Posted in 15th Century Reviews Wars of the Roses

review: The Queen of Last Hopes

The Queen of Last Hopes by Susan Higginbotham She-wolf of France, but worse than wolves of France… Women are soft, mild, pitiful, and flexible; Thou stern, obdurate, flinty, rough, remorseless. ~Henry VI, part III Shakespeare is just one of the sources that has maligned Margaret of Anjou throughout history, and so we have a very interesting protagonist in The Queen of Last Hopes. Margaret, well-educated and prepared to do her duty, came from a happy home and was not aware of what awaited her in England. As a direct result of the Hundred Years War, she was met with sour faces and grumbling from her new subjects, and was never accepted into their hearts as their Queen. The people’s attitude coupled with Margaret’s fondness for…

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Posted in 15th Century Tudor Wars of the Roses

review: The White Queen

The White Queen by Philippa Gregory Imagine an Elizabeth Woodville who is not a vindictive harpy; a cold and calculating queen. Imagine a woman who set out to restore her deceased husband’s titles and lands to her sons and got caught up in a relationship with the king. She never set her eyes to the throne. She loved the king as a man and he won the crown and brought her into prominence. He made suggestions of appointments and marriages for her relatives. She was never over-reaching, except in a few instances where she was feeling vengeful for wrongs done to her family. She was a good and loving mother, a faithful wife and a dutiful queen. And if she ever started feeling a bit…

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Posted in 15th Century Reviews Wars of the Roses

review: The Red Queen

The Red Queen by Philippa Gregory This highly anticipated second novel of the Wars of the Roses from Philippa Gregory, though perhaps not sensational, definitely does not disappoint in terms of intrigue, timelines and historical detail. Gregory’s Margaret Beaufort begins life having visions of Joan of Arc and so dedicates her life to what she believes is her calling. At first she feels her destiny lies in prayer and study, but after the birth of her son she focuses solely on his care and upbringing. Unfortunately (yet ultimately fortunately) she must hand him over to wardship all of his young life and so never forms a maternal bond with him. She does, however, manage to instill in him a sense of family pride–namely their Lancastrian…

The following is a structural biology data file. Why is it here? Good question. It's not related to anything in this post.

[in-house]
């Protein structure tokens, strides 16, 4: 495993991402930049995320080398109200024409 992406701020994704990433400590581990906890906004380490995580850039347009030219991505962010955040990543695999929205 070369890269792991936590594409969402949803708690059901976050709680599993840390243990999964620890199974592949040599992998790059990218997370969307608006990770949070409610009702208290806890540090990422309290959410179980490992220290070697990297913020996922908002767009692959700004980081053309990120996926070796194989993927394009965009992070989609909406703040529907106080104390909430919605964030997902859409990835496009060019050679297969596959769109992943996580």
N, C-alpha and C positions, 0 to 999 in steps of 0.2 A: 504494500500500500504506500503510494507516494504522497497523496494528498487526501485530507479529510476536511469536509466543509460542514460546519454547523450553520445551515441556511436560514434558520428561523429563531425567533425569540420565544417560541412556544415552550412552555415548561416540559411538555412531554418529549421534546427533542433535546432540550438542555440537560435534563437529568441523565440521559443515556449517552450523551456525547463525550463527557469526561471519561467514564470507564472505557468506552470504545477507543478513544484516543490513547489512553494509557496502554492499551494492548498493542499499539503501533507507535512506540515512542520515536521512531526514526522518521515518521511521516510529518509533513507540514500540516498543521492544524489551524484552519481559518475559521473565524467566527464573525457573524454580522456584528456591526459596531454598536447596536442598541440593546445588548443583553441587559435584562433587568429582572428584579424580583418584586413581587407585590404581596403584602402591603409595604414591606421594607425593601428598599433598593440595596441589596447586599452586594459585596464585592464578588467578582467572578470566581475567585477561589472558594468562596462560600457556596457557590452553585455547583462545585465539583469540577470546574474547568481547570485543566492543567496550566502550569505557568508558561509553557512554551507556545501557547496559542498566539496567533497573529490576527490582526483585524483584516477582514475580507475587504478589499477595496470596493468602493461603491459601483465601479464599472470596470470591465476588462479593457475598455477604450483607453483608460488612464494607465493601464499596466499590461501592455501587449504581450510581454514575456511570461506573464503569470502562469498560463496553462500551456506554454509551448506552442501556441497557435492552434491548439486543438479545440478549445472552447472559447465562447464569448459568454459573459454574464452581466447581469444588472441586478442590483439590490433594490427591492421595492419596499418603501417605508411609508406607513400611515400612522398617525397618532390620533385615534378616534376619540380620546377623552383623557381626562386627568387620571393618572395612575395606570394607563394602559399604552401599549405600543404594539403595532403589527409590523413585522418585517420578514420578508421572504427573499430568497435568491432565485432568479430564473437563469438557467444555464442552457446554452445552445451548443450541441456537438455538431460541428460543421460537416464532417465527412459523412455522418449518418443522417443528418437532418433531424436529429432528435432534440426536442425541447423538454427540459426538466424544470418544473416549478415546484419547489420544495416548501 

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Posted in 15th Century Reviews Wars of the Roses

review: The Lady of the Rivers

The Lady of the Rivers by Philippa Gregory The third installment of the Cousins’ War series, The Lady of the Rivers features a little known character at the forefront–Jacquetta of Luxembourg, mother of Edward IV’s queen, Elizabeth Woodville. Born the daughter of a French count and supposedly a descendant of the legendary goddess Melusina, she first married the Duke of Bedford, uncle to England’s King Henry VI. This marriage brought her wealth, power, education and an introduction to the dark arts. Though she is gifted with foresight, she doesn’t understand the vague visions that come to her and the few lessons her great-aunt taught her about fortunetelling and cursing remain nearly unused throughout the story. Instead, we follow the court of the childlike Henry VI…

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Posted in 15th Century Reviews Spanish Inquisition

review: The Queen’s Vow

The Queen’s Vow by C. W. Gortner Isabella of Castile is classically remembered as an indomitable queen and a byword for the Spanish Inquisition. Many readers have only a vague sense of her character from reading novels in which she was mentioned by name or played a small role. C. W. Gortner takes this enigma and breathes life into a complex and misunderstood woman, from her early childhood in royal poverty, through her volatile adolescence at her brother’s insidious court, and finally to her trials and triumphs as Queen of Castile. Isabella’s personality is fixed early on as a responsible and dutiful daughter, caring for her ailing mother and worrying over her younger brother, who is being set at the head of a rival faction…

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Posted in 15th Century Reviews Wars of the Roses

review: Figures in Silk by Vanora Bennett

Figures in Silk by Vanora Bennett Having read her previous novel, Portrait of an Unknown Woman, I was expecting a bit of a conspiracy theory with this novel. There was a slight twist to the Richard III/Henry Tudor/Elizabeth of York events that I have not seen before, but not quite as surprising as her other novel (though it does tie together in some ways). This review is very detailed and may have a little too much info for those who like to go into a story completely unaware. May be spoilers! Isabel, the protagonist, is sister to the infamous Jane Shore–whom I thought would be loathesome. Jane is actually one of the most likeable characters in the book and I really enjoyed the telling of…

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